How Latinos are represented in medicine: 4 notes

A recent study found Latino groups are underrepresented in medical professions that require advanced degrees and overrepresented in positions that don't require a bachelor's or higher, The Washington Post reported Aug. 6.

The study, published in Health Affairs, analyzed data from the 2020 American Community Survey, which included demographic information compiled by the census between 2016 and 2020. Researchers compared data across 15 health occupations of non-Latinos with Mexican Americans, Puerto Ricans, Cuban Americans and "other Latinos."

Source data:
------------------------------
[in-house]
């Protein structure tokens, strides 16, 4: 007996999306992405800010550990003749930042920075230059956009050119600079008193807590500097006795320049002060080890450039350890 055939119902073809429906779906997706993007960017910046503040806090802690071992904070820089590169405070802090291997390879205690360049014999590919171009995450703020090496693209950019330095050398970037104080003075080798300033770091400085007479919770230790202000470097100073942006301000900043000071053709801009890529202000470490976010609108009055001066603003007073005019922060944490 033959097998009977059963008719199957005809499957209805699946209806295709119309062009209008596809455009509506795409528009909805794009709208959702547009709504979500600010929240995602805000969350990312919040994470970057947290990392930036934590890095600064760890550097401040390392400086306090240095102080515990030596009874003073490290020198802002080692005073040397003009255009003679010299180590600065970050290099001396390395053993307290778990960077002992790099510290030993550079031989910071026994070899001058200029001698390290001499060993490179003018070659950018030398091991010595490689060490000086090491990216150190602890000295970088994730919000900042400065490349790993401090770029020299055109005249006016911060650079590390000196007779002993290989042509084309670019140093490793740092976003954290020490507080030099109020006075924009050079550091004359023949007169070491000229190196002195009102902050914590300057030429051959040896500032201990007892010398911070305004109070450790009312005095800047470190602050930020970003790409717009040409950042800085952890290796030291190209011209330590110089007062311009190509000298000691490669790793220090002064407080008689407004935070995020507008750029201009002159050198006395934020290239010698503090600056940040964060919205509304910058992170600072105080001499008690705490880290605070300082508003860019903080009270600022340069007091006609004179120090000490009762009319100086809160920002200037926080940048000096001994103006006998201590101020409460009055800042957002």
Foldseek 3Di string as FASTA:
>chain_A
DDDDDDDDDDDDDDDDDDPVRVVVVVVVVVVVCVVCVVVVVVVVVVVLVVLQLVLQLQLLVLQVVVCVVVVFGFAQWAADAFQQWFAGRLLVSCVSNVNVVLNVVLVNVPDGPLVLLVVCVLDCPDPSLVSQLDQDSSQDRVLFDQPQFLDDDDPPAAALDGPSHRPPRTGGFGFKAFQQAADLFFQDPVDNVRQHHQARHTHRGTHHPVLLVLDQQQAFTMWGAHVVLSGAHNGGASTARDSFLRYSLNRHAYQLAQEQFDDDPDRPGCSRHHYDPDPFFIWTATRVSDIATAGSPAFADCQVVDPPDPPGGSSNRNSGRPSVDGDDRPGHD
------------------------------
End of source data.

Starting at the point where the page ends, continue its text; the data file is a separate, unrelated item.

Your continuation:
Here are three key findings:

  • Mexican Americans made up 1.77 percent of physicians, while Puerto Ricans were 1.13 percent of physicians, Cuban Americans 0.95 percent and "others" 2.98 percent.

  • In lower-level medical positions, Mexican Americans made up 17.85 percent of medical assistants, 16.58 percent of dental assistants, 10.92 percent of phlebotomists and 13.61 percent of home health aides.

  • Other Latinos made up 9.97 percent of all personal care aides.

Although the research showed representation gains for Latinos in healthcare, the authors wrote that "except for Cuban Americans, Latino representation in the health diagnosing and treating professions was well below their representation in the US population as of 2020."

This could be due to structural racism, a language barrier or financial aid, according to the study.

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